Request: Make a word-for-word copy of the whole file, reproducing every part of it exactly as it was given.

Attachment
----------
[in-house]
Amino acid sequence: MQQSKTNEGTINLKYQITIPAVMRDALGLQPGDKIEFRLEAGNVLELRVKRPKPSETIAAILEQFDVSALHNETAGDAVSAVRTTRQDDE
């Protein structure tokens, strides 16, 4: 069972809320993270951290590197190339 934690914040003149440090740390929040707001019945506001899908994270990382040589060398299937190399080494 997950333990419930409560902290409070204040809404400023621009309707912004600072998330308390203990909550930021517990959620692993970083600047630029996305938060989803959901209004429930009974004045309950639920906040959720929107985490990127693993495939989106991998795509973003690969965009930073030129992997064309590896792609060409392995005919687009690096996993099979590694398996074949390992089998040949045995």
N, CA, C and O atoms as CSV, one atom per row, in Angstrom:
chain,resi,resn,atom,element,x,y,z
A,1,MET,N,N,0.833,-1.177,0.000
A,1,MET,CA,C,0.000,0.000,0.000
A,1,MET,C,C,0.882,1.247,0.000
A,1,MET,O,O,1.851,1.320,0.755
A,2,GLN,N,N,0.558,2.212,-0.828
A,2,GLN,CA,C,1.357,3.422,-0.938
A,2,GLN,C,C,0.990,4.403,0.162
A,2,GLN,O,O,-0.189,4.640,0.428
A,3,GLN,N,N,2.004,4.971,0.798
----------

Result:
[in-house]
Amino acid sequence: MQQSKTNEGTINLKYQITIPAVMRDALGLQPGDKIEFRLEAGNVLELRVKRPKPSETIAAILEQFDVSALHNETAGDAVSAVRTTRQDDE
């Protein structure tokens, strides 16, 4: 069972809320993270951290590197190339 934690914040003149440090740390929040707001019945506001899908994270990382040589060398299937190399080494 997950333990419930409560902290409070204040809404400023621009309707912004600072998330308390203990909550930021517990959620692993970083600047630029996305938060989803959901209004429930009974004045309950639920906040959720929107985490990127693993495939989106991998795509973003690969965009930073030129992997064309590896792609060409392995005919687009690096996993099979590694398996074949390992089998040949045995």
N, CA, C and O atoms as CSV, one atom per row, in Angstrom:
chain,resi,resn,atom,element,x,y,z
A,1,MET,N,N,0.833,-1.177,0.000
A,1,MET,CA,C,0.000,0.000,0.000
A,1,MET,C,C,0.882,1.247,0.000
A,1,MET,O,O,1.851,1.320,0.755
A,2,GLN,N,N,0.558,2.212,-0.828
A,2,GLN,CA,C,1.357,3.422,-0.938
A,2,GLN,C,C,0.990,4.403,0.162
A,2,GLN,O,O,-0.189,4.640,0.428
A,3,GLN,N,N,2.004,4.971,0.798